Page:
Wednesday, July 6

Apple in 2021: the best and worst of the year

Apple’s 2021 was quite eventful with a series of virtual events and many new products introduced. Understandably, the iPhone 13 took center stage, but there were plenty of other notable announcements, including an all-new 14-inch MacBook Pro and 16-inch MacBook Pro, AirPods 3, AirTags, and 2021 iMac.

We also saw a new 12.9-inch iPad, iPad mini 6, iPad Pro M1, and a new Apple TV 4K. Then there was the software, with Apple releasing iOS 15, iPadOS 15, and macOS Monterey, as well as watchOS 8.

Apple also launched new software experiences like SharePlay, new services like the Apple Music Voice plan, and the new self-healing initiative for iPhones. Along the way there have been many ups and downs from Apple, but also some lows.

Here are the 5 best things Apple did this year, and the 3 worst.

Increased battery life of iPhone 13

(Image credit: Tom’s Guide)

The iPhone 13 and iPhone 13 Pro series offered better performance and cameras as we expected, including the attractive Cinematic mode for video, but we did not expect such a big jump in battery life. Thanks to a larger battery and a more efficient A15 Bionic chip, the iPhone 13 lasted over 2 hours longer than the iPhone 12 in our iPhone 13 battery tests, which involves surfing the web via 5G. The iPhone 13 Pro lasted 2:40 longer and the iPhone 13 Pro Max made our list of the best phone battery life with a runtime of 12 hours and 16 minutes.

MacBook Pro 2021: giving people what they want

(Image credit: Henry T. Casey)

It was a long time coming, but it was still a very welcome sight. Apple finally added an SD card slot and HDMI port to a new 14-inch MacBook Pro. Apple also eventually ditched the controversial Touch Bar in favor of physical menu keys and increased power with the new M1 Pro and M1 Max chips. Add in a dazzling mini-LED display and a sharper 1080p webcam and the new MacBook Pro is a winner for those willing to pay a premium. Even with the notch.

Apple Auto Repair for iPhone

(Image credit: Poravute Siriphiroon | Shutterstock)

File this under “better late than never.” Likely in response to constant pressure from advocates of the right to repair and the prospect of government intervention, in November Apple announced a new Apple self-service repair program, taking the unprecedented step of providing users with the opportunity of repairing their own iPhones, and providing the tools and parts to do so.

Initially, the program will be available in 2022 in the US for iPhone 12 and iPhone 13 displays, batteries, cameras and more. The program will also expand throughout 2022 to include repairs for Mac M1s that will gradually be available in more countries.

iPad mini 6 is a very pleasant surprise

(Image credit: Henry T. Casey)

We were skeptical whether the world still needed a small tablet, but the iPad mini 6 proved us wrong. Apple increased the screen size from 7.9 inches to 8.3 inches, and it’s an amazing screen for watching shows, reading comics, and browsing the web. You also get fast A15 Bionic performance, Apple Pencil 2 compatibility, and nearly 11 hours of battery life. In other words, the iPad mini 6 is better than your typical big-screen phone and is one of the best tablets if you’re willing to pay $ 499 for it.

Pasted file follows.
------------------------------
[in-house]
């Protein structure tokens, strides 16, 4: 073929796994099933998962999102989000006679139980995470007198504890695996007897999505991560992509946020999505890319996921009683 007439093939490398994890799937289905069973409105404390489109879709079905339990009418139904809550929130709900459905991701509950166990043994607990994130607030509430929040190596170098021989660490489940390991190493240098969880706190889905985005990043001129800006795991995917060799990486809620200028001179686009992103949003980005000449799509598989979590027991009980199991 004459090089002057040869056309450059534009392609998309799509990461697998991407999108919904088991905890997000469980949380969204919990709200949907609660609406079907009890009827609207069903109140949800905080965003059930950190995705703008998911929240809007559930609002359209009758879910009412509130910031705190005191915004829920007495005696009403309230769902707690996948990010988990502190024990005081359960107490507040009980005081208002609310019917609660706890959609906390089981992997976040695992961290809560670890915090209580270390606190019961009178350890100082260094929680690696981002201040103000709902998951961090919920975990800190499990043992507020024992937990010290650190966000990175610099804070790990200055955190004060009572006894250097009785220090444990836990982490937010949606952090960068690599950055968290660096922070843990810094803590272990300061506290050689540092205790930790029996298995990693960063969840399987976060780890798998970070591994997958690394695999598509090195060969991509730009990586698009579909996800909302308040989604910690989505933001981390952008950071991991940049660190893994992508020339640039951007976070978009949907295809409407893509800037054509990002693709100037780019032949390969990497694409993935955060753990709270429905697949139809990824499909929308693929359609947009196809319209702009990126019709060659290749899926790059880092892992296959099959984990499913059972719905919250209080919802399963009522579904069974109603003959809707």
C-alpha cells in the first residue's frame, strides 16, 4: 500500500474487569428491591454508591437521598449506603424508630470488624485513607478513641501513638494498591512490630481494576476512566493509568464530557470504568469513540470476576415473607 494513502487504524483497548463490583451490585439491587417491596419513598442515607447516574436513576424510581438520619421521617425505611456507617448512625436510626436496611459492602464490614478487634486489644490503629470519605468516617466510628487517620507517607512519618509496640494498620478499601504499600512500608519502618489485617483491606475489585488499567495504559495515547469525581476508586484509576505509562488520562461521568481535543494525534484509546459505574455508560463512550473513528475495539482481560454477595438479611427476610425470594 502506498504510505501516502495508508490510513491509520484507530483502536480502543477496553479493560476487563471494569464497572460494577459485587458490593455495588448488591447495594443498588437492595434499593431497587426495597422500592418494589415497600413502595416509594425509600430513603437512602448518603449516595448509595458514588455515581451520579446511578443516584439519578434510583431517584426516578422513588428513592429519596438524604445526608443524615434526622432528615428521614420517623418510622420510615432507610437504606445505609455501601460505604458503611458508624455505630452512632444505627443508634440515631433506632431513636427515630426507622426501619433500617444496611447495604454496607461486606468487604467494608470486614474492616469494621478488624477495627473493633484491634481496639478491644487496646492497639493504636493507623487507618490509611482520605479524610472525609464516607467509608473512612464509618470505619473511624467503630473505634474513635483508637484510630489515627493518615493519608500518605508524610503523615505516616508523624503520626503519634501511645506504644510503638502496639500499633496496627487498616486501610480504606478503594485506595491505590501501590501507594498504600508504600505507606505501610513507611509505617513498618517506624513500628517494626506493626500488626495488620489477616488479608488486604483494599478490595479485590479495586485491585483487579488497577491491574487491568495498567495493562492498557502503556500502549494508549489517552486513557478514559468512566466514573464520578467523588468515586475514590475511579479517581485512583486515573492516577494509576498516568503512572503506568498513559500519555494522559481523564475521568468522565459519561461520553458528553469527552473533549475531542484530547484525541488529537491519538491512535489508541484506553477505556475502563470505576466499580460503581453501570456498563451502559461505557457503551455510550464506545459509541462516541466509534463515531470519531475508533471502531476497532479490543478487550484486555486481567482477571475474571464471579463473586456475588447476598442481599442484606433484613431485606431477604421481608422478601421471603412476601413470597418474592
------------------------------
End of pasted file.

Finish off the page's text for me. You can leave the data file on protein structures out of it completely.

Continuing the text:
IMac 2021 Redesign and M1 Power

(Image credit: future)

We knew the M1 processor would come as Apple’s all-in-one PC, but the review of the 2021 24-inch iMac exceeded our expectations. As our Alex Wawro wrote, “It offers speed, beauty, and great sound in a slim new design.” The M1 chip was unfazed when we had 30 Chrome tabs open, two separate videos streaming, and Steam downloading and installing games in the background. Plus, the 4.5K screen makes movies and games look great, and the new chassis is just 0.45 inches thick. The 2021 iMac is especially amazing for homeworkers, thanks to its 6-speaker audio system and crisp 1080p webcam. It’s our best all-in-one computer period.

Apple CSAM dispute

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It seemed like a noble idea. Apple’s plan was to simultaneously scan iPhones and iCloud for known CSAM (child sexual abuse material) images. It was supposed to roll out in late 2021 as an update to iOS 15. Despite multiple guarantees, the announcement received a huge outcry from privacy advocates and tech policy experts. It also seemed arbitrary that it took 30 offensive images to trigger a human review. After defending the program, Apple finally backed down.

Apple issued this statement in September: “Based on feedback from customers, advocacy groups, researchers and others, we have decided to take more time over the next several months to gather information and make improvements before releasing these critically important child safety features. ”.

Apple’s answer to Tile, AirTags are affordable, easy-to-use trackers with built-in ultra-wideband technology. But they are almost too effective. We have seen reports of AirTags being used by thieves to steal cars and rogue AirTags being used to stalk women. Apple has addressed some concerns with updates and by releasing an Android app that is designed to search for nearby AirTags that aren’t its own, but some privacy advocates say more action is still needed.

Lobbying against alternative payment methods from the App Store

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As part of the Apple vs. Epic Games test, Apple was ordered to open its App Store to alternative payment methods, which would give customers more options. But Apple argued that it would compromise security and privacy. In early December, an appeals court granted a stay suspending the execution until the appeals court can hear the case in full. And this process will likely take months. There must be a way to allow external payment methods without hurting users, even if it hurts Apple’s bottom line.

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